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CDC recommends some coronavirus patients wait 90 days to get vaccine

COVID-19 patients treated with monoclonal antibodies or convalescent plasma should wait 90 days before getting the vaccine, the CDC says.
Credit: Getty Images/iStockphoto/ sittithat tangwitthayaphum
Doctor show COVID 19 vaccine for prevention and treatment new corona virus infection(COVID-19,novel coronavirus disease 2019 or nCoV 2019

SACRAMENTO, Calif — Despite having recovered from the coronavirus vaccine, the Centers for Disease Control and Prevention (CDC) recommends people who had COVID-19 still get the COVID-19 vaccine, but not too soon, depending on the treatment received.

The CDC recommends waiting 90 days to get the COVID-19 vaccine if a person recovered from a COVID-19 infection and was treated with monoclonal antibodies or convalescent plasma.

According to the CDC, those two treatment methods and their interactions with the current coronavirus vaccines from Pfizer and Moderna have not yet been studied. Until more information is available about how these treatments could interact with the vaccine, the CDC says it is best to wait.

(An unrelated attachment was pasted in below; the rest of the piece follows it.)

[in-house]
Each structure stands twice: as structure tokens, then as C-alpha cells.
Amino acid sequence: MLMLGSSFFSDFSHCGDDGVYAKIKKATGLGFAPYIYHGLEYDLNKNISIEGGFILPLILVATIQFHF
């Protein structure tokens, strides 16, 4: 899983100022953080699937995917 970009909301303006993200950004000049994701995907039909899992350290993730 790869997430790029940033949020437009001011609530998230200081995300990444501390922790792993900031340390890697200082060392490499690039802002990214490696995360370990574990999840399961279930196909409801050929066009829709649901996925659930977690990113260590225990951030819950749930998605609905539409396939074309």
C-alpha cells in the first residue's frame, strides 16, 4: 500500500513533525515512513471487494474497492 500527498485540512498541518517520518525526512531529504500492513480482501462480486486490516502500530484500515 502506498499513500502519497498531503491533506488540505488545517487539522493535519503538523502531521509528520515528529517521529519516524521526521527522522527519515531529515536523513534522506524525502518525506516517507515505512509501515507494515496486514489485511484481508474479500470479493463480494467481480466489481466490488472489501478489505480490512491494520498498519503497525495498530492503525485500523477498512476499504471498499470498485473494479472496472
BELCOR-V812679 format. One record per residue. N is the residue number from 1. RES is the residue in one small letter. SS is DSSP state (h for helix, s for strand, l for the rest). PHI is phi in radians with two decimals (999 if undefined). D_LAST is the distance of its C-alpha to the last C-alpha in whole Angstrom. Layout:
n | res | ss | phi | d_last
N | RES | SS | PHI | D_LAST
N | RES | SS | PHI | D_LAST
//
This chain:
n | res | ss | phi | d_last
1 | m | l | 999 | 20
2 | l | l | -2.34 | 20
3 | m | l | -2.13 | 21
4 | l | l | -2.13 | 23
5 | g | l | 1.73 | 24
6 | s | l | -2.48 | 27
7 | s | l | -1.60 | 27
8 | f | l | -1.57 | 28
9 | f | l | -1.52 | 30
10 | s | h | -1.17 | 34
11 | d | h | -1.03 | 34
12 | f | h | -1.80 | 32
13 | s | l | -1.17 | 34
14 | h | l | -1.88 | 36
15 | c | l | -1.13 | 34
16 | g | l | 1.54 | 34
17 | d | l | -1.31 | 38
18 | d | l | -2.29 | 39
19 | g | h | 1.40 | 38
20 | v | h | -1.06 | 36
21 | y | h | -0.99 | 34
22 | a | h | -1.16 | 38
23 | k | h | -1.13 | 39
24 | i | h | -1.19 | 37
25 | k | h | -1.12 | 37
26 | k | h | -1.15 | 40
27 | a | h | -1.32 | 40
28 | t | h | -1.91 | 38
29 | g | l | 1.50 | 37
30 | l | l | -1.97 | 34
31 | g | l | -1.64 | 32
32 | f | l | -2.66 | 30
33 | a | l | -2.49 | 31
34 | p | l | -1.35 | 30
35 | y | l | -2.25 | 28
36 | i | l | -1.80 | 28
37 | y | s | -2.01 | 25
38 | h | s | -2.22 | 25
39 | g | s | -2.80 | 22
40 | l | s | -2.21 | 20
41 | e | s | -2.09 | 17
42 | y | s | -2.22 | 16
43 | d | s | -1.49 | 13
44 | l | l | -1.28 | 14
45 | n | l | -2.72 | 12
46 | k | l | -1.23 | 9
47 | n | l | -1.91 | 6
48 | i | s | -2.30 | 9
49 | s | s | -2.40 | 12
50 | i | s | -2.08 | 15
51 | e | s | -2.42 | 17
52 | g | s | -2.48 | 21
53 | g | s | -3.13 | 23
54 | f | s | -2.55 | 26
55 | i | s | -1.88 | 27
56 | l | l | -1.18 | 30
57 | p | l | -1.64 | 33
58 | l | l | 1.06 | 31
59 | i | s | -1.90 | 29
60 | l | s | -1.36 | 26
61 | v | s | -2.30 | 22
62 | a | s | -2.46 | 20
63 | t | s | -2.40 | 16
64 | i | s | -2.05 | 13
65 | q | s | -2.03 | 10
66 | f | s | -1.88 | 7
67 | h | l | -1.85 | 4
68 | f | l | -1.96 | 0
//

The full effect of what could happen is currently unknown, but the CDC said if someone doesn't wait for the 90 days, their immune response could be affected for potential reinfection of SARS-CoV-2.

The CDC said people who tested positive, having only mild symptoms, and were not treated for the coronavirus should wait until their doctor-recommended isolation period is over before getting the vaccine.

The CDC recognized that people who received the vaccine have died, like the person in Placer County who died after receiving the coronavirus vaccine and testing positive for COVID-19 a month prior. Placer County officials have not yet reported what treatments the person received or if the person's death was related to the vaccination or previous infection. The CDC said these cases are rare.

"It’s important to remember that many adverse events, including death, following immunization, are often coincidental – meaning that while an adverse event may happen after getting vaccinated, the vaccine is not always the cause of it," a spokesperson for the CDC said in an email.

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